At the present time a large number of inherited human disorders are known which are characterized by abnormally large intra-lysosomal accumulations of undegraded or partially degraded macromolecules; such lysosomal storage disorders typically result from gene mutations leading to the absence or defective production of specific lysosomal hydrolases normally required in the sequential chain of hydrolytic reactions. Much less common is a form of storage disorder in which there is an abnormally large intra-lysosomal accumulation of an end product of macromolecular degradation. The most notable example of this type of disorder occurs in human cystinosis, in which there is an abnormally large intra-lysosomal accumulation of the amino acid cystine, an end product of protein catabolism; previous work in our laboratories has indicated strongly that this disorder is the result of a defective carrier mechanism normally required for the trans-membrane movement of this amino acid. More recently, we have been investigating a possibly analogous disorder characterized by massive intracellular storage of free sialic acid, an important constituent of the polysaccharide moiety of glycoproteins and of glycolipids. Preliminary results, carried out with cultured cells from a patient with severe sialic acid storage disease, indicate that the free sialic acid found therein is localized primarily within the lysosomal compartment; furthermore, the rate of escape of the monosaccharide from the isolated lysosome-rich fraction of such cells occurs more slowly than that noted with the corresponding fraction from normal cells which have been preloaded with free sialic acid. This form of sialic acid storage disease may constitute another example of a disorder caused by the impaired movement of a metabolite across the lysosomal membrane.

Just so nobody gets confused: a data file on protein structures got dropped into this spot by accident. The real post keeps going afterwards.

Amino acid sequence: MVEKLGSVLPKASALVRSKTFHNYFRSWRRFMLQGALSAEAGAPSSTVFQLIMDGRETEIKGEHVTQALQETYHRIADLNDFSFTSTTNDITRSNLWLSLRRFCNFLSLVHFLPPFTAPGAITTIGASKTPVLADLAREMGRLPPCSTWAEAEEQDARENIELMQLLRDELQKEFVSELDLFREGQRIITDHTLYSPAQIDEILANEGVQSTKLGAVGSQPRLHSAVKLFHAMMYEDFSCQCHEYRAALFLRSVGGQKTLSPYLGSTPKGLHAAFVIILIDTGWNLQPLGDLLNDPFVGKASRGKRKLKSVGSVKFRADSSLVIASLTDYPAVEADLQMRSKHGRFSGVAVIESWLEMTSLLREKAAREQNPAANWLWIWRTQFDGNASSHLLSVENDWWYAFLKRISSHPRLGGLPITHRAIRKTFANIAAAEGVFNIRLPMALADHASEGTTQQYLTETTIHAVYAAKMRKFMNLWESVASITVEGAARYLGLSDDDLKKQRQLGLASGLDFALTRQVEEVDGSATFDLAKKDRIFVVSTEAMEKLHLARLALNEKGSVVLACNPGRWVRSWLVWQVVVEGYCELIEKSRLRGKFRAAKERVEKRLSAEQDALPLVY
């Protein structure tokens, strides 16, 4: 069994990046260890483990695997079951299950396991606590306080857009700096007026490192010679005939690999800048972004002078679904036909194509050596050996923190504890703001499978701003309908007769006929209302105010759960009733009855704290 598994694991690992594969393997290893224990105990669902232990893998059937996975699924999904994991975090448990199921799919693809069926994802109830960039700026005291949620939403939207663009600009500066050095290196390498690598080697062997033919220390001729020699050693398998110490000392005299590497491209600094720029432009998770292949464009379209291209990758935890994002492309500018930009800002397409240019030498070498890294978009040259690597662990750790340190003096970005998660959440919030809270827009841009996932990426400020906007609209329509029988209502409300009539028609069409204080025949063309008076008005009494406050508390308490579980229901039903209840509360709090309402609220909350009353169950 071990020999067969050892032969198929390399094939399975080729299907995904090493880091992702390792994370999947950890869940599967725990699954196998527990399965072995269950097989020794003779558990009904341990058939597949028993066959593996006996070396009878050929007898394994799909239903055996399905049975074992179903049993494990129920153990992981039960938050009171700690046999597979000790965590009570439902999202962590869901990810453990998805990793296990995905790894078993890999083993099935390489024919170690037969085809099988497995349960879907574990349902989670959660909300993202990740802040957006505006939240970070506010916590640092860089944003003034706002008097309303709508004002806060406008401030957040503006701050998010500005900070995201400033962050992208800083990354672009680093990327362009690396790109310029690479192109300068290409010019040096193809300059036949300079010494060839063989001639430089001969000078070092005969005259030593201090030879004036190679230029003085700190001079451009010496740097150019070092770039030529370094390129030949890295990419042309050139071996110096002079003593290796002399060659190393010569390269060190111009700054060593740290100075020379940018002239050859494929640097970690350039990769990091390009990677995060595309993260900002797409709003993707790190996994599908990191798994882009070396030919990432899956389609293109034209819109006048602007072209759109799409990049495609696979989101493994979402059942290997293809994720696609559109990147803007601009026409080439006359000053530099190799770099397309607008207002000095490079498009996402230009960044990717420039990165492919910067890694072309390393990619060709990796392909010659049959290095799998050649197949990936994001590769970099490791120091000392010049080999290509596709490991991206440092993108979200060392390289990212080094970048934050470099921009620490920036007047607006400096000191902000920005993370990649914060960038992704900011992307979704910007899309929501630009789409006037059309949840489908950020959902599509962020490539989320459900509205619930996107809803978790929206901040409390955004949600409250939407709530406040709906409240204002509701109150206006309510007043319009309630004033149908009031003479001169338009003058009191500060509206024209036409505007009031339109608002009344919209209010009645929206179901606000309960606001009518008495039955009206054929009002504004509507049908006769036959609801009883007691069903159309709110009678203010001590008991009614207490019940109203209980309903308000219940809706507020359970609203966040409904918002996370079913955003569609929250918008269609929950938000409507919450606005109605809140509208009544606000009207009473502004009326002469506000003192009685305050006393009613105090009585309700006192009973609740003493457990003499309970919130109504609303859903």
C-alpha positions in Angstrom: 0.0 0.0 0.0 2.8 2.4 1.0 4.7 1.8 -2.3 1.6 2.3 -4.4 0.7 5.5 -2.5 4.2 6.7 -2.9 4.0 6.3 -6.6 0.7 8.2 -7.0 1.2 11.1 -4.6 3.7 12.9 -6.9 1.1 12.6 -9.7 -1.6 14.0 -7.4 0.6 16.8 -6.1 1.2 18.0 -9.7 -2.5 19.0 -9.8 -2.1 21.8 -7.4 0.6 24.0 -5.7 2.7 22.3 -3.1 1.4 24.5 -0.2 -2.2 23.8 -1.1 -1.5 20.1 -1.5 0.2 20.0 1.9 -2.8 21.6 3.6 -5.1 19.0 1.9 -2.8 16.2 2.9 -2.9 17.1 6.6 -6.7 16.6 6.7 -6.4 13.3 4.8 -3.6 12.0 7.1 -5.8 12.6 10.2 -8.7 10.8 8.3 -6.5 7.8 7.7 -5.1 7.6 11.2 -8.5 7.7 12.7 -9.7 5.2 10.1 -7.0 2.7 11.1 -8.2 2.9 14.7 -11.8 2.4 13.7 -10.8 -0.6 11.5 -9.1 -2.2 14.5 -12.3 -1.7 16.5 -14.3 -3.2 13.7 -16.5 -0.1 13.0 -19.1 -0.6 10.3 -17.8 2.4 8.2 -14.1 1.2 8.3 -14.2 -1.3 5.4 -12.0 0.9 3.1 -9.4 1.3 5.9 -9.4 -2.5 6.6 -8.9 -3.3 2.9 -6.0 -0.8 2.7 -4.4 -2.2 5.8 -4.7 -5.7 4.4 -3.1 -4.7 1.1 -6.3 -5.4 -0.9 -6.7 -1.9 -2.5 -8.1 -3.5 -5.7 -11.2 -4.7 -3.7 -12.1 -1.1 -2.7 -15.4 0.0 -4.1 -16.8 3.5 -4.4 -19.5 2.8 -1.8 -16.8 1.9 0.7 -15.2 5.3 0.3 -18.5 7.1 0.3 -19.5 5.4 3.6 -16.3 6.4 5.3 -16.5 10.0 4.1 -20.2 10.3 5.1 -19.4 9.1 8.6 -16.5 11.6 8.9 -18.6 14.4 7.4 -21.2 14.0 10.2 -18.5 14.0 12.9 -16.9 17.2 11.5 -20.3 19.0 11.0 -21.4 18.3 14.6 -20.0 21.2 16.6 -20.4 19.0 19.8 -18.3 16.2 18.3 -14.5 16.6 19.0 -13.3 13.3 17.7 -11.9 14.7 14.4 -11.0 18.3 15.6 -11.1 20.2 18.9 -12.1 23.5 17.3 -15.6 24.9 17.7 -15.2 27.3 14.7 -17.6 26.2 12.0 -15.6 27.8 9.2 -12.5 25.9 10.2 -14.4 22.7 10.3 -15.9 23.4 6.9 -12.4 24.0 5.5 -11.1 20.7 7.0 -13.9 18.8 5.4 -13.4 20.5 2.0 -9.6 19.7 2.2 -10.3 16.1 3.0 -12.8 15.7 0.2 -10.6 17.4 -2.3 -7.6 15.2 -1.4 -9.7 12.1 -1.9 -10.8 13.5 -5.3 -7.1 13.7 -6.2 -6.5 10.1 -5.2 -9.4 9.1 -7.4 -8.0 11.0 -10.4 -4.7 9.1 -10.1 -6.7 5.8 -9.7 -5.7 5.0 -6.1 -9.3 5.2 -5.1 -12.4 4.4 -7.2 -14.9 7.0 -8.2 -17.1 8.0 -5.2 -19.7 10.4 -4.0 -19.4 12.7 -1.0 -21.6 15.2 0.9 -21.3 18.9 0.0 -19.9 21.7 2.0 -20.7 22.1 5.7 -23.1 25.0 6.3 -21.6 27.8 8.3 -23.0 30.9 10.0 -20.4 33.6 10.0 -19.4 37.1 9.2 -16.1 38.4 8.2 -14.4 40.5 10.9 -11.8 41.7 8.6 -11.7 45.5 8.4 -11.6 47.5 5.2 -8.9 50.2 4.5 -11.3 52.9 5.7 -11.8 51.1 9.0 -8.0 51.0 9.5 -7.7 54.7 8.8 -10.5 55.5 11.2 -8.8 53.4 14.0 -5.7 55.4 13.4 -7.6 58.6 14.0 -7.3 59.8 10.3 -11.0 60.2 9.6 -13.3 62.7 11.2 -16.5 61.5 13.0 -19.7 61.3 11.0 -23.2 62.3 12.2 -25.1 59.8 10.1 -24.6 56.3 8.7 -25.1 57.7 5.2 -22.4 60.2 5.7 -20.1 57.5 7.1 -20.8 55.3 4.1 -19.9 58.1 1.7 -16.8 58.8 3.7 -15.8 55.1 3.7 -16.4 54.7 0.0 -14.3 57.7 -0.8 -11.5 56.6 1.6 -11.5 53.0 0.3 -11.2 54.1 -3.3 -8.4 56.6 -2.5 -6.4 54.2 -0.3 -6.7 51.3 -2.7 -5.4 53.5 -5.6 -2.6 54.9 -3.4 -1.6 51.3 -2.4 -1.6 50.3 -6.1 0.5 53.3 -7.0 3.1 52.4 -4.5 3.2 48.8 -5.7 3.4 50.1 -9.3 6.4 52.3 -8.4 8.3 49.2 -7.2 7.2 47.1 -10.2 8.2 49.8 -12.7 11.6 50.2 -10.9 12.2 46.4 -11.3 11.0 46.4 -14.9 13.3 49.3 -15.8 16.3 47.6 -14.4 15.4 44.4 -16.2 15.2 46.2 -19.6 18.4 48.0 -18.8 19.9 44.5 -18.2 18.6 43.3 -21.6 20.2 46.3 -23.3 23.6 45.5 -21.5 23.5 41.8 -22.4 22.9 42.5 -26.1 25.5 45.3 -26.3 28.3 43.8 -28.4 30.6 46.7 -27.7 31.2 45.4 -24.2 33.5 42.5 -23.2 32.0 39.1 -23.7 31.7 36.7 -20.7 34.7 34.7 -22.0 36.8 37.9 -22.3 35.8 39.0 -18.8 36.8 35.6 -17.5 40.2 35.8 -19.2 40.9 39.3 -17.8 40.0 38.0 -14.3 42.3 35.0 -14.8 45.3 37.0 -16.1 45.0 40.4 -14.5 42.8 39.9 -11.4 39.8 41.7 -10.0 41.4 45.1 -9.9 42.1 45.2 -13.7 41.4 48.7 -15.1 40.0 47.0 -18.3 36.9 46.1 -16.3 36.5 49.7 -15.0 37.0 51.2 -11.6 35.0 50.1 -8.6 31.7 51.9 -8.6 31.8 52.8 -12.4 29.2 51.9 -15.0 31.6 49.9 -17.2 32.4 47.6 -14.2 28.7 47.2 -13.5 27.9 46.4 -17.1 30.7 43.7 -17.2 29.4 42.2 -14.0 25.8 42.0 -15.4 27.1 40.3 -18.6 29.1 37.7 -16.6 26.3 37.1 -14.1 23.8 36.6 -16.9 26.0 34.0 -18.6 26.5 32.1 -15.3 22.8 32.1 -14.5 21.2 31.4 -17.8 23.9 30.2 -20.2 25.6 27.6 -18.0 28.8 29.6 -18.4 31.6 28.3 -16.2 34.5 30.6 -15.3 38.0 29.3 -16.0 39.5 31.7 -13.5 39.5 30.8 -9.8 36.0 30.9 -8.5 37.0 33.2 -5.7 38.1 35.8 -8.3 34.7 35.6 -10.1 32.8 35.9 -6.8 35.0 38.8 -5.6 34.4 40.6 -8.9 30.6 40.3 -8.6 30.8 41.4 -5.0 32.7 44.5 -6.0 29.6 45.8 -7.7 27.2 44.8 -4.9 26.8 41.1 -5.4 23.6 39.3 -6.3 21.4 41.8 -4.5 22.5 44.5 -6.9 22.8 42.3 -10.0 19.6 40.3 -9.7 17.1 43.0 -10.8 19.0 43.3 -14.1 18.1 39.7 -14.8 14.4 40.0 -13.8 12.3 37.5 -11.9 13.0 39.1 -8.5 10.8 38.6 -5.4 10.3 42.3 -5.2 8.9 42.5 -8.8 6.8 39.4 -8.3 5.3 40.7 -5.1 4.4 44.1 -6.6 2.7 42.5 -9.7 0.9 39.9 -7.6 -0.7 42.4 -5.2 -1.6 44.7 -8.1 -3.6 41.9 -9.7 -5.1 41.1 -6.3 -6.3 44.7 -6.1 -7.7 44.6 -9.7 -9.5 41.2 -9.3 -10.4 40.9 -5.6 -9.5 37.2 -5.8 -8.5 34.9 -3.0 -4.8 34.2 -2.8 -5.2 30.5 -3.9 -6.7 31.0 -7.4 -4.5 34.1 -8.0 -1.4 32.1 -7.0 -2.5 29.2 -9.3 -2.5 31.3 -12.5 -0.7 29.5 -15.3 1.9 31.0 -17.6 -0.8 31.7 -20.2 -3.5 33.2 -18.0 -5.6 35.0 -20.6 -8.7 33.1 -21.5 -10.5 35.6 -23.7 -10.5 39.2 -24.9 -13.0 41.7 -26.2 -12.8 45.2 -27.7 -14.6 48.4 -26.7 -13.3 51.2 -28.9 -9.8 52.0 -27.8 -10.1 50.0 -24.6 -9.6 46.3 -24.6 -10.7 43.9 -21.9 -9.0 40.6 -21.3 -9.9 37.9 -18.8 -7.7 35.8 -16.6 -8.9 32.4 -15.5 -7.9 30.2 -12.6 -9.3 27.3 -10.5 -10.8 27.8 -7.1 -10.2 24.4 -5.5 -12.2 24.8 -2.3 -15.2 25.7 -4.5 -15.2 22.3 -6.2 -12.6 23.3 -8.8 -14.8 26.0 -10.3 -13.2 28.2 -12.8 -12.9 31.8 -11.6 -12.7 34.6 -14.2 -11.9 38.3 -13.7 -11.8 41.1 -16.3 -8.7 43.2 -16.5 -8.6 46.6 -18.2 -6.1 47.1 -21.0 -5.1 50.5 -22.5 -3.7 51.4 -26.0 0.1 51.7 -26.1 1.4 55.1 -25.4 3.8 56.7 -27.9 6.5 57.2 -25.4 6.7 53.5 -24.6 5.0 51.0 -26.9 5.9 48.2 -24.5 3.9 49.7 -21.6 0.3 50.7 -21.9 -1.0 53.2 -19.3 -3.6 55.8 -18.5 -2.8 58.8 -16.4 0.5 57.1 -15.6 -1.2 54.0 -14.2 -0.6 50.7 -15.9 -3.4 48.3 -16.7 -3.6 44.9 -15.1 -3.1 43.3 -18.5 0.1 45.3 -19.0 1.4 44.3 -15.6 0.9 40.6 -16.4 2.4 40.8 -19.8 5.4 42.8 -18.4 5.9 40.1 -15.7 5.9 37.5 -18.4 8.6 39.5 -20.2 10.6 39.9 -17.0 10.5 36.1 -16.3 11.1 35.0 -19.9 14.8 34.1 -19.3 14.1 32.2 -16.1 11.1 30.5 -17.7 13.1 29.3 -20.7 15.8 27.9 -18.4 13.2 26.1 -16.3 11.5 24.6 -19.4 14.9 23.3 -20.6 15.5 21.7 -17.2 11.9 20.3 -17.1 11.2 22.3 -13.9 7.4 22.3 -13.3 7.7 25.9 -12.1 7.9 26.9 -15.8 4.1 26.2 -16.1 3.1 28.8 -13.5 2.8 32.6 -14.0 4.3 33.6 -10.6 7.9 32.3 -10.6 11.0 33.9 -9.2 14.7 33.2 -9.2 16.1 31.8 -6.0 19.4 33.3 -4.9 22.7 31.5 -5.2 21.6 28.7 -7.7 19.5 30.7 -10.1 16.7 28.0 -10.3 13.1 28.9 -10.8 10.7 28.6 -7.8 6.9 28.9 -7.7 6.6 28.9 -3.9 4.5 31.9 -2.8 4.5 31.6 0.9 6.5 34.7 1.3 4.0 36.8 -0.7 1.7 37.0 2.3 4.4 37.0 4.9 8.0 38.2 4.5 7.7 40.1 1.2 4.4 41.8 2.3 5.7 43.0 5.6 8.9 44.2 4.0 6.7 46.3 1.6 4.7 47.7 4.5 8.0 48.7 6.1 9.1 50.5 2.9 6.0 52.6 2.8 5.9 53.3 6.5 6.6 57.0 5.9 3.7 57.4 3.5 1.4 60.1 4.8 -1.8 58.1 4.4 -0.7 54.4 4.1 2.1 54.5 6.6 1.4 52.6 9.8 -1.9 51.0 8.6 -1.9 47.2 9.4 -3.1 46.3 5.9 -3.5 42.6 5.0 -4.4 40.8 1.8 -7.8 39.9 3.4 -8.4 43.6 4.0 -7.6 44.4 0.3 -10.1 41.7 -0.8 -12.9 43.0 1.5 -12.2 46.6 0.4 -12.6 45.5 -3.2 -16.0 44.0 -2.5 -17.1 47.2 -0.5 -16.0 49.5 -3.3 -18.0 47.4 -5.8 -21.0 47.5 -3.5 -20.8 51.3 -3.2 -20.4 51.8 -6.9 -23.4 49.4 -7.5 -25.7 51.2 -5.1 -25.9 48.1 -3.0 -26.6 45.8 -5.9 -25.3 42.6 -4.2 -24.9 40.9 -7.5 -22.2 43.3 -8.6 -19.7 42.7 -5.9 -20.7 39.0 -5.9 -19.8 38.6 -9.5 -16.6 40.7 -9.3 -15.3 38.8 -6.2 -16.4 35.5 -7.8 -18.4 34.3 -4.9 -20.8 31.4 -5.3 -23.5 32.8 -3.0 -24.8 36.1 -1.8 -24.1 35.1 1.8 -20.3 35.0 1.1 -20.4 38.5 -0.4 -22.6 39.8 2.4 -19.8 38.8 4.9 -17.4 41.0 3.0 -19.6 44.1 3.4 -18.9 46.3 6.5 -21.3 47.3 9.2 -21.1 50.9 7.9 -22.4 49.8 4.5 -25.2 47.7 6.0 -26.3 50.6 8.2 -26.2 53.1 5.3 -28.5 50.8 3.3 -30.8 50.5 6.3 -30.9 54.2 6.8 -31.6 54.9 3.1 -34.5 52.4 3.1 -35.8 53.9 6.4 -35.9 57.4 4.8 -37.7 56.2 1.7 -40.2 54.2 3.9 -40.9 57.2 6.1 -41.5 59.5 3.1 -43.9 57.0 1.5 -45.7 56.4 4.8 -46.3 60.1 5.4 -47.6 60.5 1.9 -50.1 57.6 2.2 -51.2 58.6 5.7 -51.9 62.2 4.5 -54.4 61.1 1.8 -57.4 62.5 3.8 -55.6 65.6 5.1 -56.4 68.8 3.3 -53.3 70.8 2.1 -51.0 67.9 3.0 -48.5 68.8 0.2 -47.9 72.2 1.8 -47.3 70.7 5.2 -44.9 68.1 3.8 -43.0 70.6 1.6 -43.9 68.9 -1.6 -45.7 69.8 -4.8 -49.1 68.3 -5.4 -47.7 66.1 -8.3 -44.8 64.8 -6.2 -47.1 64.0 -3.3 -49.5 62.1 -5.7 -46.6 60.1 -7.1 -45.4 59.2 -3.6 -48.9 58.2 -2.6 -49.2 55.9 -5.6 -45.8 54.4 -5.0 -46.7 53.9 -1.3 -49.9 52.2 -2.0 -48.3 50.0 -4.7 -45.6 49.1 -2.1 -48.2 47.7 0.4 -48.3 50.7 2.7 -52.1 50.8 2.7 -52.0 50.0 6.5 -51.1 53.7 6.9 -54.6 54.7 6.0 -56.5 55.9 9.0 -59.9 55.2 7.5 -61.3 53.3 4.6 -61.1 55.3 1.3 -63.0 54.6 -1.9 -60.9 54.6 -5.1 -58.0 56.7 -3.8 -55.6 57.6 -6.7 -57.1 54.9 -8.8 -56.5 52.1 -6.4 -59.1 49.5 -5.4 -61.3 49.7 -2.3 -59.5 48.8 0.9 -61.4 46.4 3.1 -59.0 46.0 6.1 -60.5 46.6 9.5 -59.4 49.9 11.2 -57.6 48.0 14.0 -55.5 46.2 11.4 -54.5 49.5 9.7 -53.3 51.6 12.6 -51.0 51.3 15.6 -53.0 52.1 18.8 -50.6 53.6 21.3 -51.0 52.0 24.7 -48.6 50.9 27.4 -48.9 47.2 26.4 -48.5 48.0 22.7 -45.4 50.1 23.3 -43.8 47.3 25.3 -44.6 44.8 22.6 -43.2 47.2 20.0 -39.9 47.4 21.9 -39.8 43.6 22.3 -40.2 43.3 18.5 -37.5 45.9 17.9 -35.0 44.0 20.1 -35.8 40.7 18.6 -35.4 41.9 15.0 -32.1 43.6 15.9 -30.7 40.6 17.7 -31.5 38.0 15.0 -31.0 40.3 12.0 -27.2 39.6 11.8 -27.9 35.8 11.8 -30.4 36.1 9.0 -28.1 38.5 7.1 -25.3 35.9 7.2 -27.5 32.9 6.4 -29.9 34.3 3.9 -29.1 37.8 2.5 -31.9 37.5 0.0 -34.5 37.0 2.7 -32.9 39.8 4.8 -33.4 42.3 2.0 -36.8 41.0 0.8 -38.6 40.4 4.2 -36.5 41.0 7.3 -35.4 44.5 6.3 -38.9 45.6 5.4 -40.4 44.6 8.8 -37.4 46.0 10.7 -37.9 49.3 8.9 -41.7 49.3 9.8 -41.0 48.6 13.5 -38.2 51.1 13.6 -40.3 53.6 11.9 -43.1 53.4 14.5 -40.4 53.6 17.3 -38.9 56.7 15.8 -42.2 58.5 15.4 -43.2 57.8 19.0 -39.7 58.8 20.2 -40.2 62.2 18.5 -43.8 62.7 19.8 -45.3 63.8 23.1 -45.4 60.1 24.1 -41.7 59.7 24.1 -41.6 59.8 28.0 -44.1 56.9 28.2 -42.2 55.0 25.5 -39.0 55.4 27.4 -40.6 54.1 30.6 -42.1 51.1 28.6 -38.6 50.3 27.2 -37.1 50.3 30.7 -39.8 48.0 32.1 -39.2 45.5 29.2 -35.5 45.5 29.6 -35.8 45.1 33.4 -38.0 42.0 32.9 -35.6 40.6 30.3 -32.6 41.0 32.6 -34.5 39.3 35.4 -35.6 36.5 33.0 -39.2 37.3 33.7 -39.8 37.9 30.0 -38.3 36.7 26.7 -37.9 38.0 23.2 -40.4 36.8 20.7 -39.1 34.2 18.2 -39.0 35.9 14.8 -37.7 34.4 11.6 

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Arthritis, Diabetes, Digestive & Kid Dis
United States
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